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The Lord our Light: Praying Together with the Psalms 36

Written by Edmund Newey, posted on Friday, May 8, 2020

In these extraordinary times, as our nation and our world face the unprecedented challenge of the Coronavirus epidemic, our first task is naturally to support and enable the efforts of frontline staff tackling the disease and supporting those who have fallen ill. As we engage in every way we can with their work, we as Christians turn for guidance to God, in whom we have our origin and our end.

Here at Christ Church the book of Psalms – the prayer book of the Bible, as it is sometimes called – sustains our daily worship, now as always. Public worship is no longer an option, but the cathedral clergy here are maintaining the daily round of prayer and warmly encourage you to share in the spiritual communion that prayer makes possible across all boundaries of time and space.

At the core of this work of prayer the psalms voice the cry of our hearts to God. With this in mind the ministry team here is sharing one psalm each day with an accompanying reflection. Recalling the University of Oxford’s motto, Dominus illuminatio mea – ‘The Lord is my light’ – we pray that, together, we may know God’s strength, encouragement and blessing in this time of need.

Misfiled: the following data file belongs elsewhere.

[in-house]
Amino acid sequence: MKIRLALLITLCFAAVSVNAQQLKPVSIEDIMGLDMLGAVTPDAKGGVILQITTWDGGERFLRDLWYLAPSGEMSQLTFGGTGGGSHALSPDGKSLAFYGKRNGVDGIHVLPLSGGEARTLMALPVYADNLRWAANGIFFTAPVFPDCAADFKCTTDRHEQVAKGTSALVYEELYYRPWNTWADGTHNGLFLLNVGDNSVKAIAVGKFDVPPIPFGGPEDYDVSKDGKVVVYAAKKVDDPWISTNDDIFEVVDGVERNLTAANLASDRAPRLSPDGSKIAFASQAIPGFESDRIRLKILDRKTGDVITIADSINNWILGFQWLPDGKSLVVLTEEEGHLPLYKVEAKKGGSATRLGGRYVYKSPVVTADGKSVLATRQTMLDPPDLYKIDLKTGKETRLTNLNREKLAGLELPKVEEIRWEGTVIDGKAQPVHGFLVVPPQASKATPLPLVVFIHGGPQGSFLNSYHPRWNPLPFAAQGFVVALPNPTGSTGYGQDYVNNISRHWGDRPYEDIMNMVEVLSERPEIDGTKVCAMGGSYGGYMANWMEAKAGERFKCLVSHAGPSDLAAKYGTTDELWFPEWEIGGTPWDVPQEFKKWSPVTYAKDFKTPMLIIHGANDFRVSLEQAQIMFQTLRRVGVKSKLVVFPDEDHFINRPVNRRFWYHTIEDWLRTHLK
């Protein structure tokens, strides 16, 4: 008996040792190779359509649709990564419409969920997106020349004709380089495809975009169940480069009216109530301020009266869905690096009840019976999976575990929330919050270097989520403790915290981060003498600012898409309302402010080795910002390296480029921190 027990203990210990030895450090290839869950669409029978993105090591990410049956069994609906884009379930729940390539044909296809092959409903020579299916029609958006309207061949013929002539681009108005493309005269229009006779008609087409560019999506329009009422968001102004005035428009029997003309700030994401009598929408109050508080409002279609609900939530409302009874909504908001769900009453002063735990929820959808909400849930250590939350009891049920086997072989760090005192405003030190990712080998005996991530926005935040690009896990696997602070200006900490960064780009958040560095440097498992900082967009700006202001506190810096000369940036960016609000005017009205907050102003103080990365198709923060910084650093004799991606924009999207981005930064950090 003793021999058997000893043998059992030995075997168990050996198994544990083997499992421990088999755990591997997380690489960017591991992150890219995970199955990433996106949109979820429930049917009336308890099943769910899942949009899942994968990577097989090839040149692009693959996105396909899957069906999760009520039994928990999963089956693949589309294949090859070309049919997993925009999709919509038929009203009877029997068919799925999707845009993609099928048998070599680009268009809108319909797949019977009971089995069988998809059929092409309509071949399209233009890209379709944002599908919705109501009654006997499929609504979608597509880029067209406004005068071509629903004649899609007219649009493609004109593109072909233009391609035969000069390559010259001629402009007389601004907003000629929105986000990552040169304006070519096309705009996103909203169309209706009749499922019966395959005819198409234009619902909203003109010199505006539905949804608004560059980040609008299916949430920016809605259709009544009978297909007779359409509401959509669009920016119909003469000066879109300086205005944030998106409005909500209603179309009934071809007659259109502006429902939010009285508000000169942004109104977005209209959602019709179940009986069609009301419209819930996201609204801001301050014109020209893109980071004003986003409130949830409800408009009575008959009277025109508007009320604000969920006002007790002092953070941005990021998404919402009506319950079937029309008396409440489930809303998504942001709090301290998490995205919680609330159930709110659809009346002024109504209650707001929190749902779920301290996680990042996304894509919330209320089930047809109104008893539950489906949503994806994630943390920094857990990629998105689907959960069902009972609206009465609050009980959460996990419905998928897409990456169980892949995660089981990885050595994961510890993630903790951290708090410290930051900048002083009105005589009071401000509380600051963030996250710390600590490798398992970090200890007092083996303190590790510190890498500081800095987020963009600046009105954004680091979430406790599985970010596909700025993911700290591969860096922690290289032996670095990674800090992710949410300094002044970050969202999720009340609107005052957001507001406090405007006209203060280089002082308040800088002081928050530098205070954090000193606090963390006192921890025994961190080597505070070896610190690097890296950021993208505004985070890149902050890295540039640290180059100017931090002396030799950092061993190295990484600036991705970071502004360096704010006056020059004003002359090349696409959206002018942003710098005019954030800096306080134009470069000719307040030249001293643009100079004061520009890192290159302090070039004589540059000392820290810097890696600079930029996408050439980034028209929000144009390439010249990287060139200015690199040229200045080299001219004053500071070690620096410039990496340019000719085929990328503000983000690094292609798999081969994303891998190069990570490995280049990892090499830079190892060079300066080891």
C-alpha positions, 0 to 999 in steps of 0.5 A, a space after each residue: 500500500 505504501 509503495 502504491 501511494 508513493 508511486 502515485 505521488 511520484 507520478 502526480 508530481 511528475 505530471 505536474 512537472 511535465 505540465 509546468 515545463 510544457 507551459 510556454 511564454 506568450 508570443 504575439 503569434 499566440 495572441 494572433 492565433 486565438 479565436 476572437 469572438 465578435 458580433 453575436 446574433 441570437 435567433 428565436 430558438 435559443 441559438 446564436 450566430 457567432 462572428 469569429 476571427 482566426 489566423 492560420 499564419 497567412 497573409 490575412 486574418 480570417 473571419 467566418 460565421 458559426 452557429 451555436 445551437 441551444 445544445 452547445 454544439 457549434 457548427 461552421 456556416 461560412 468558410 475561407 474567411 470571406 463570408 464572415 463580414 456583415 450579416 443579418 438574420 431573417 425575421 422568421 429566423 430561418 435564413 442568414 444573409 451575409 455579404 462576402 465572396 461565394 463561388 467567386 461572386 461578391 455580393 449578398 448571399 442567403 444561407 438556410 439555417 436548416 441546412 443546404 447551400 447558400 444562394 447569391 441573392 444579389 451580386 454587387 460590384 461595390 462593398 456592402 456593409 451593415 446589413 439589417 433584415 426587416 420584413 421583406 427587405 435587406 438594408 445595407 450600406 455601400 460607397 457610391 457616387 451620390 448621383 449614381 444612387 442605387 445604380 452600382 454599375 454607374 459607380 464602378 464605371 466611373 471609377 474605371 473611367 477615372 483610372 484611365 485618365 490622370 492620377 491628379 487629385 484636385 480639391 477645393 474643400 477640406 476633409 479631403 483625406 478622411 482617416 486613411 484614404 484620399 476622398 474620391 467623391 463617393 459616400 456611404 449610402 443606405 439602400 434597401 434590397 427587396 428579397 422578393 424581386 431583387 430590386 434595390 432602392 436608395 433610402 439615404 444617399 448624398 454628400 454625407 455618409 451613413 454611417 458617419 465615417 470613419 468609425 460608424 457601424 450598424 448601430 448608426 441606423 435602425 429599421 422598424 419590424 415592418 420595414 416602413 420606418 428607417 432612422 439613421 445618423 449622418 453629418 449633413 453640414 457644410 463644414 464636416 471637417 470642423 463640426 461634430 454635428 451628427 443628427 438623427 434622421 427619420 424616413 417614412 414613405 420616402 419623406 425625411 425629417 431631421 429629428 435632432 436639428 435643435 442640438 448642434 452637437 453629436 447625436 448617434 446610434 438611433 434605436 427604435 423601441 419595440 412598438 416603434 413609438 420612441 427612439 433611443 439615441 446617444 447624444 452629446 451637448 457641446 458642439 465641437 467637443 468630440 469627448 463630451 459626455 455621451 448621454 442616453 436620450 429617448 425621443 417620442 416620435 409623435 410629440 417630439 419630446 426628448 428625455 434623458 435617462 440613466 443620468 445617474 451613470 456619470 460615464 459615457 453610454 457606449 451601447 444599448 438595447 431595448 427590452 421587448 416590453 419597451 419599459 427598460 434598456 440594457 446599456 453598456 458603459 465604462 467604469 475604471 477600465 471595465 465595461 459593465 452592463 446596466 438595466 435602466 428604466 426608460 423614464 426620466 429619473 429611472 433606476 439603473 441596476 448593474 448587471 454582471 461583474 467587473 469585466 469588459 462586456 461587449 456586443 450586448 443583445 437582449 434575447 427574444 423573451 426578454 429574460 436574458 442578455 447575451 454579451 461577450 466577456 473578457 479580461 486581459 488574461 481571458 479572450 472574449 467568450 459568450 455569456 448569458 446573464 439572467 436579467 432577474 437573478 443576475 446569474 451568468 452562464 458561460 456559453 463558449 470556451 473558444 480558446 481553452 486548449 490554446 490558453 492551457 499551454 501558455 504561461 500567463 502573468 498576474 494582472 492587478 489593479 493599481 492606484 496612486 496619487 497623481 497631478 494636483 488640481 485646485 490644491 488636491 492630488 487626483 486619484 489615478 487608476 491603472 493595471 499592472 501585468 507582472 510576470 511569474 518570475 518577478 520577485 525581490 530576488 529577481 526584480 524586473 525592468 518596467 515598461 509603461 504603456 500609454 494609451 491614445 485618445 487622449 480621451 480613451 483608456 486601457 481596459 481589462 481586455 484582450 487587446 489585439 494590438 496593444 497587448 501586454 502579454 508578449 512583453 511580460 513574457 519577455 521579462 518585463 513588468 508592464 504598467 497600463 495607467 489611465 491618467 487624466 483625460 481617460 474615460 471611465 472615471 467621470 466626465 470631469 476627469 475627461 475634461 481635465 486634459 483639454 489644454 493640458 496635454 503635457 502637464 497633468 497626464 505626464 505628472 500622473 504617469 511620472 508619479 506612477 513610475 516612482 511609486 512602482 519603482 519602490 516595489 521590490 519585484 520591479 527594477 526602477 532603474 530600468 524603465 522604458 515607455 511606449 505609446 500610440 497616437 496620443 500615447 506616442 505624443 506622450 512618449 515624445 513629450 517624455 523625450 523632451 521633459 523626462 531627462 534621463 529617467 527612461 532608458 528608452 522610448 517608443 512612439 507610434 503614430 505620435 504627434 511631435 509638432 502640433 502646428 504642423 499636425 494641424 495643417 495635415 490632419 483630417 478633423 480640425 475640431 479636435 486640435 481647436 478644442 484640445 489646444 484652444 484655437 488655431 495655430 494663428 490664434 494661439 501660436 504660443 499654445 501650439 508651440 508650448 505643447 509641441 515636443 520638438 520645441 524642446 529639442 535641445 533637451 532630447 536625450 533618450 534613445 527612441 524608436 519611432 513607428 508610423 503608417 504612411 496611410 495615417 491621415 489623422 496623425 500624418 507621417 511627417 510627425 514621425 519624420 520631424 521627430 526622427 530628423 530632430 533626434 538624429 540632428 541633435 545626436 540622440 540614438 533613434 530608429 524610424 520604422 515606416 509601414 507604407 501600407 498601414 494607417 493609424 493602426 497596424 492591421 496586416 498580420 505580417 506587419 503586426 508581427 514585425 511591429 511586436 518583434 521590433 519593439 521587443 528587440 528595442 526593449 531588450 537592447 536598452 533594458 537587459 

‘The Lord is my light, and my salvation; whom then shall I fear: the Lord is the strength of my life; of whom then shall I be afraid?’ (Psalm 27:1)

Edmund Newey, Sub Dean

Hands held open in supplicationPsalm 67

  God be merciful unto us, and bless us *
 and shew us the light of his countenance, and be merciful unto us;
  That thy way may be known upon earth *
 thy saving health among all nations.
  Let the people praise thee, O God *
 yea, let all the people praise thee.
  O let the nations rejoice and be glad *
 for thou shalt judge the folk righteously, and govern the nations upon earth.
  Let the people praise thee, O God *
 let all the people praise thee.
  Then shall the earth bring forth her increase *
 and God, even our own God, shall give us his blessing.
  God shall bless us *
 and all the ends of the world shall fear him.

In the Radio 4 panel game, Just a Minute, contestants must speak on a given subject without hesitation, deviation or repetition. The psalms rarely manage this and that is one of their glories.

Psalm 67 is particularly prone to breaking the ban on repetition. The first verse, for instance, says the same two things twice; and for the first of them it doesn’t even reach for a different turn of phrase, simply reiterating: ‘God be merciful to us’.

Children do this too. Their words – rhymes, cries of joy, jokes, songs –have a quasi-liturgical quality, rehearsing, often to the point of adult exasperation, what matters to them most, however trivial it may seem to their elders.

Does God feel exasperation at our repetitions in worship and prayer? I suspect not: they are no less welcome than a couple’s daily reiteration of their love for one another. God rejoices whenever we turn our faces upwards, letting our countenances be bathed in the light of the divine countenance:

Let the people praise thee, O God *
 yea, let all the people praise thee.